Yoga for Christians

This is in response to a really controversial post that I saw on FaceBook about yoga. It was on a Christian group, and honestly, I really understand both sides, but, after some thought, came up with this. Would love to hear any and all objections/arguments. 🙂 

So here’s the basic objection some Christians have against yoga (please correct me if I’m wrong). Yoga has it’s roots in pagan rituals and meditation, i.e. Hinduism/Buddhism. Therefore, yoga is a pagan ritual that, no matter how it’s changed, should not be practiced by Christians. It is like worshiping a pagan god. We have to be really careful about what kind of spiritual influences we let into our lives. Yoga, because of its pagan roots, could be a way for bad spirits to enter our minds/spirits.

I was doing some random mindless work today and I started thinking about this. To me, this seems to be similar to the “food offered to foreign gods” issue that the disciples were dealing with in the New Testament. Basically, in religions like Hinduism or probably a lot of the other religions they had in Jesus’ day, it’s “good luck” to eat food offered to foreign gods. Now, we all know these idols have no power of us. There are demonic forces at work, but we are under Jesus’ protection.

1 Corinthians 8:4-6 “So then, about eating food sacrificed to idols: We know that “An idol is nothing at all in the world” and that “There is no God but one.” For even if there are so-called gods, whether in heaven or on earth (as indeed there are many “gods” and many “lords”), yet for us there is but one God, the Father, from whom all things came and for whom we live; and there is but one Lord, Jesus Christ, through whom all things came and through whom we live.”

Now, from what I see, the NT believers had an issue with this. Some weak believers might eat the food because they still kind of believe in the idols, or because they’re afraid of what their family might think, or they just want to make sure they have good luck. Or if they see strong believers eat the food, they might think that those believers don’t actually believe in God and worship other gods on the side (“cheating” on God, ha ha).

But, the point that Paul makes above is that there are no other gods. That our God is supreme and rules everything. So eating the food is okay, it’s nourishing. But if you can cause another believer to stumble by doing it, or if your hosts think you’re eating it because you believe in the gods, than it becomes wrong.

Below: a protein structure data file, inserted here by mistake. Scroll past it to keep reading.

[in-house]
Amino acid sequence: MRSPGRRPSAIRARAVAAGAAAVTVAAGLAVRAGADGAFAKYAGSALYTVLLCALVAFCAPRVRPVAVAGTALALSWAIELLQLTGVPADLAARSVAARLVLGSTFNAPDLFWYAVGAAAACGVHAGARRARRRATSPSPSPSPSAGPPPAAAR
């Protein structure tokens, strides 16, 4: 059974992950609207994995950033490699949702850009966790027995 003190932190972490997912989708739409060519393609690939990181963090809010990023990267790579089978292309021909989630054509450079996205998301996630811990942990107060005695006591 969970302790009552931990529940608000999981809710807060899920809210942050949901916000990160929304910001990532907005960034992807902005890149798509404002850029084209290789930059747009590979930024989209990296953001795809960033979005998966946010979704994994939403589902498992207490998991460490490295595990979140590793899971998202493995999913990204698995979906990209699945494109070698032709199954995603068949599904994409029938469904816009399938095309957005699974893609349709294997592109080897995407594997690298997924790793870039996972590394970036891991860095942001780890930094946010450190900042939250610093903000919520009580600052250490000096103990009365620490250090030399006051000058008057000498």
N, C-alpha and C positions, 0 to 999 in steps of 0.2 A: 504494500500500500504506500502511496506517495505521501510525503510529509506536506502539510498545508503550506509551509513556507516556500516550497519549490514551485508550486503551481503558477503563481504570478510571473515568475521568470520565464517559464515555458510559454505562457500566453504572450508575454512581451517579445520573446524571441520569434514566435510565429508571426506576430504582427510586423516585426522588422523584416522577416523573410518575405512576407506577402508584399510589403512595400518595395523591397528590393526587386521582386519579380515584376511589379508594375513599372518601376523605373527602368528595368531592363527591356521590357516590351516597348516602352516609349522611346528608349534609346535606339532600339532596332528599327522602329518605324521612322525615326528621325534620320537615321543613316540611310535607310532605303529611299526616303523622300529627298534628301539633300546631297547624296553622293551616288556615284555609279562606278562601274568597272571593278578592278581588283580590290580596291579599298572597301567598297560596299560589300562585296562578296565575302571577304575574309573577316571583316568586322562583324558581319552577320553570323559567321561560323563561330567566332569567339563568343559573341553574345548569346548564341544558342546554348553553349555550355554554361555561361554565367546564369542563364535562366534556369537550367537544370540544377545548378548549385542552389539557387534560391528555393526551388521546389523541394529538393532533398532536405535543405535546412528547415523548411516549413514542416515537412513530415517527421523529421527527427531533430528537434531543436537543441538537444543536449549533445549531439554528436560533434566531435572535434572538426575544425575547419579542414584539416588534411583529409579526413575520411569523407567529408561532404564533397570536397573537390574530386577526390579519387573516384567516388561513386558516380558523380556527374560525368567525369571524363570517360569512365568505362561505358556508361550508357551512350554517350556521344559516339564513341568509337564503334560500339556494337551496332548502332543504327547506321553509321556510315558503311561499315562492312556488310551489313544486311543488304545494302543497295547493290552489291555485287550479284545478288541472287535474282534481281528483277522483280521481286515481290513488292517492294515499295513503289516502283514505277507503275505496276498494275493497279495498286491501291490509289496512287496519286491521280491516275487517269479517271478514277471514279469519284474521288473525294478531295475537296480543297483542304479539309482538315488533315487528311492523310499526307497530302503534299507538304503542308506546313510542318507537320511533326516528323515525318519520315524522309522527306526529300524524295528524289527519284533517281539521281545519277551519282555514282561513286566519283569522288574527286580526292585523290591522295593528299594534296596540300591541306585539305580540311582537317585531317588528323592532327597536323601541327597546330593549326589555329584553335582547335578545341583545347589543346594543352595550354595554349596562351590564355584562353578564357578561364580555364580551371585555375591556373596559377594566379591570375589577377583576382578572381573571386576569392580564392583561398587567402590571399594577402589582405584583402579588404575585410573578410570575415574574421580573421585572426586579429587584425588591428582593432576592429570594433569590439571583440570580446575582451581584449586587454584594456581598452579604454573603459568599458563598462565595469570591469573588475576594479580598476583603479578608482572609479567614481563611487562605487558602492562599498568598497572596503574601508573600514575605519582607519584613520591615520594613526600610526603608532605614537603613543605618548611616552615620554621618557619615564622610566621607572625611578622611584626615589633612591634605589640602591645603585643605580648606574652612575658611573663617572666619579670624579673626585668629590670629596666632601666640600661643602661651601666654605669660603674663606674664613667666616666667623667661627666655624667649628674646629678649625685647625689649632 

I think this is the same deal with yoga. Many modern versions of yoga are just stretching and relaxation. Because of that, it’s just something that’s good for the body, not worshiping an idol.

YogaNow, I’ll add a HUGE distinction here. There’s a big difference between the types of yoga depicted in these two pictures:

SONY DSCThere are classes that emphasis the traditional spiritual aspects of yoga. These can be questionable, especially when the teachers are Hindu or Buddhist. India is filled with these, tagging off of the tourists that come on pilgrimages of sorts to the land of Buddha and Hinduism. This is the type that the first picture depicts. But the classes that are simply stretching, with a focus on building your core, are fine, in my opinion.

However, as always, if you are doing it to get the blessing of a god besides the True God, or if going to a yoga class would stumble a fellow believer, it’s definitely wrong. 🙂

If I’m missing something here, please let me know! This is just my opinion based on what I’ve learned. 🙂

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Little Drops

Sometimes I feel so small. Like nothing we could ever do could make any difference. Like we’re just a tiny little drop trying to change the color of the ocean. And even if we make the biggest splash possible for a little drop, not much actually changes.

But my heart was lifted today. We met a bunch of other little drops the same color as us, all marching along valiantly.

We’re not alone. And even if we only change the color of a handful of drops, those drops will go out and keep up the fight, even after the original drops fly to heaven.

Join hands, together we can change the world for the better.

Missions and Messy Lives

Ultimately, missions are about people. And people are messy. Sometimes I feel like saying, “Just let me build a building or teach a class.” I don’t like to get involved in messy lives for the rest of my life. But to help is to get involved, and those who get really involved, let things get messy, and open themselves to relationship, love, and hurt are the ones that are most effective.

This brings to mind the difference between institutional, ineffective orphan homes and ones that actually help kids. In institutional care, the cheapest help is hired to get the job done. They don’t care, and even if they do, they are worked so hard the compassion bleeds out. But under the direction of someone who is actually invested in the lives of the children, a system that encourages authentic relationship and family-like commitment can be built. These are the type of staff who will, for the rest of their lives, remain in contact with the young souls they connected with. These are people who love and have their heart broken and love again, regardless of death or rejection or just the general emotional messiness.

Breath.

So, to all of you caregivers or workers who love as Jesus did: you make a world of difference, even if you can’t see it. Keep loving. Keep shining. In a dark world, every bit of light counts.

We Were Illegals for 2 Days in India…